Does the government have the legal authority to mandate face masks?
Probably. Since we are in the middle of a public health emergency, state and local officials have the authority to issue and enforce reasonable rules of safety. According to Colorado Attorney General Phil Weiser, “This has been upheld repeatedly. No one has the right to expose the community to communicable disease.” Likewise, Colorado Governor Jared Polis has emergency powers that grant him the right to issue the face mask mandate, and that authority is upheld by the Colorado state constitution (Article IV, Section 2). A law passed by the legislature: Colorado Disaster Emergency Act, CRS 24-33.5-701 also supports this.
A state government’s power to issue orders that are reasonably related to the protection of other citizens during public health emergencies has also been upheld by the Supreme Court. This has been the case since 1905, when the Supreme Court ruled on Jacobson v. Massachusetts. The case involved a smallpox outbreak and local authorities mandated that everyone had to be vaccinated against it or risk a fine (unless medically unable to do so safely). The court upheld this authority, saying, “Upon the principle of self-defense, of paramount necessity, a community has the right to protect itself against an epidemic of disease which threatens the safety of its members.”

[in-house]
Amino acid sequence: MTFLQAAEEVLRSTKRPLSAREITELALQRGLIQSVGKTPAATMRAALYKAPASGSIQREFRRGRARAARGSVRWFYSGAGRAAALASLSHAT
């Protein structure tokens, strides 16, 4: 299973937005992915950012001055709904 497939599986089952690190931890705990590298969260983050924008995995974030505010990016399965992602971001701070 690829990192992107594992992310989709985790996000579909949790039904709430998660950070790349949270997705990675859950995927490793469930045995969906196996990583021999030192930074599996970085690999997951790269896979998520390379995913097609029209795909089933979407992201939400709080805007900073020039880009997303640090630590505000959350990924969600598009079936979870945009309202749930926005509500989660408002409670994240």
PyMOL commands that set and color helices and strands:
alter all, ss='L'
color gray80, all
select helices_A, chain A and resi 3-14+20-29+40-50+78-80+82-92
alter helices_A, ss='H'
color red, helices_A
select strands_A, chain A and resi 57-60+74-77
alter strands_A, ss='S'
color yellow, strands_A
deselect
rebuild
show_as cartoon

“The public health expert consensus is that wearing a mask in public is a key countermeasure in combating the coronavirus pandemic because it helps slow the infection rate. Even cloth face masks can help curb community spread of coronavirus, in part by reducing transmission by people who are infected but experience no symptoms. The coronavirus pandemic is the kind of extraordinary circumstance when the public good outweighs individual inconvenience.” (Law.com)
To date, over 500,000 Americans have died from Covid-19, so it is likely within each state government’s authority to mandate necessary requirements issued for the purpose of protecting the health and safety of those who have not yet been infected, so long as those requirements relate directly to the cause at hand. Since Covid-19 has been shown to be spread by people breathing out tiny droplets that may contain the virus, face masks are likely to be considered a reasonable precaution. Face mask requirements are even more likely to be considered reasonable considering that many people who have the virus are asymptomatic and may unknowingly spread it to others. To date, the Supreme Court has had the opportunity to revisit this issue, several times, but has declined in all but religious liberty cases, where certain government’s have been deemed to have applied face mask mandates inequitably to religious institutions and/or religious activates, as compared to similarly situated secular institutions/activities.
Can I be required to wear face mask if I have a medical condition?
For those people “who cannot medically tolerate a face covering,” the ADA (Americans with Disabilities Act) requires that businesses, government entities, etc. make reasonable accommodations. Those may include offering delivery or curb-side pickup of things like groceries and goods, or offering online options for accessing services such as renewing a license. However, they aren’t required to allow you in their space without a mask, as that could endanger others.